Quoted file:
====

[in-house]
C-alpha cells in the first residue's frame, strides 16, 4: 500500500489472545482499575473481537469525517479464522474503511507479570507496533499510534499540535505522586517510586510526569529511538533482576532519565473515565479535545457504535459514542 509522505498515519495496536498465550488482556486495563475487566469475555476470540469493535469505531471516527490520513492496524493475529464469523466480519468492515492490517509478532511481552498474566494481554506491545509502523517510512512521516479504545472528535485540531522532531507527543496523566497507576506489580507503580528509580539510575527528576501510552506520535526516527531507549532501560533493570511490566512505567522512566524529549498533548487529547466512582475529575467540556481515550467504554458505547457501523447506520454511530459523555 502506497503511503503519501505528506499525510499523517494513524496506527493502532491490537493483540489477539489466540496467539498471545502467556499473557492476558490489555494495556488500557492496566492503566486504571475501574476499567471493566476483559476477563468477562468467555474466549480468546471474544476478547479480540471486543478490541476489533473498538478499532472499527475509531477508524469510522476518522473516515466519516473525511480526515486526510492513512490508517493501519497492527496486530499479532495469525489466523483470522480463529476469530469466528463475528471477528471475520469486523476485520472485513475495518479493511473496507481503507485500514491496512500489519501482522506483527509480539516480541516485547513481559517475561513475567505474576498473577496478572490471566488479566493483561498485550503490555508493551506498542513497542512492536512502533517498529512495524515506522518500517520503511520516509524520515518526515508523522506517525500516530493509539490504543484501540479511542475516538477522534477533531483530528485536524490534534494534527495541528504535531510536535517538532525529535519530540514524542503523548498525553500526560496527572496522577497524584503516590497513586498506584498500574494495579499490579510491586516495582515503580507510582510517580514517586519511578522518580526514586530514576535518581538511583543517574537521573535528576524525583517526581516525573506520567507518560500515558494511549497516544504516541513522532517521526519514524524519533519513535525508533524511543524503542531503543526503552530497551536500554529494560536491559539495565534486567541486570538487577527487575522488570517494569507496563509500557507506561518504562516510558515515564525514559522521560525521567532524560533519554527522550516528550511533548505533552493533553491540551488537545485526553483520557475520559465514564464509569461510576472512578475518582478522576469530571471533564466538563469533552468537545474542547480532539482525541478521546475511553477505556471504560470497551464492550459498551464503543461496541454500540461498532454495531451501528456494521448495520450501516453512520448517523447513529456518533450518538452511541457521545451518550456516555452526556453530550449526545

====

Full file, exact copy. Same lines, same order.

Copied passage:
[in-house]
C-alpha cells in the first residue's frame, strides 16, 4: 500500500489472545482499575473481537469525517479464522474503511507479570507496533499510534499540535505522586517510586510526569529511538533482576532519565473515565479535545457504535459514542 509522505498515519495496536498465550488482556486495563475487566469475555476470540469493535469505531471516527490520513492496524493475529464469523466480519468492515492490517509478532511481552498474566494481554506491545509502523517510512512521516479504545472528535485540531522532531507527543496523566497507576506489580507503580528509580539510575527528576501510552506520535526516527531507549532501560533493570511490566512505567522512566524529549498533548487529547466512582475529575467540556481515550467504554458505547457501523447506520454511530459523555 502506497503511503503519501505528506499525510499523517494513524496506527493502532491490537493483540489477539489466540496467539498471545502467556499473557492476558490489555494495556488500557492496566492503566486504571475501574476499567471493566476483559476477563468477562468467555474466549480468546471474544476478547479480540471486543478490541476489533473498538478499532472499527475509531477508524469510522476518522473516515466519516473525511480526515486526510492513512490508517493501519497492527496486530499479532495469525489466523483470522480463529476469530469466528463475528471477528471475520469486523476485520472485513475495518479493511473496507481503507485500514491496512500489519501482522506483527509480539516480541516485547513481559517475561513475567505474576498473577496478572490471566488479566493483561498485550503490555508493551506498542513497542512492536512502533517498529512495524515506522518500517520503511520516509524520515518526515508523522506517525500516530493509539490504543484501540479511542475516538477522534477533531483530528485536524490534534494534527495541528504535531510536535517538532525529535519530540514524542503523548498525553500526560496527572496522577497524584503516590497513586498506584498500574494495579499490579510491586516495582515503580507510582510517580514517586519511578522518580526514586530514576535518581538511583543517574537521573535528576524525583517526581516525573506520567507518560500515558494511549497516544504516541513522532517521526519514524524519533519513535525508533524511543524503542531503543526503552530497551536500554529494560536491559539495565534486567541486570538487577527487575522488570517494569507496563509500557507506561518504562516510558515515564525514559522521560525521567532524560533519554527522550516528550511533548505533552493533553491540551488537545485526553483520557475520559465514564464509569461510576472512578475518582478522576469530571471533564466538563469533552468537545474542547480532539482525541478521546475511553477505556471504560470497551464492550459498551464503543461496541454500540461498532454495531451501528456494521448495520450501516453512520448517523447513529456518533450518538452511541457521545451518550456516555452526556453530550449526545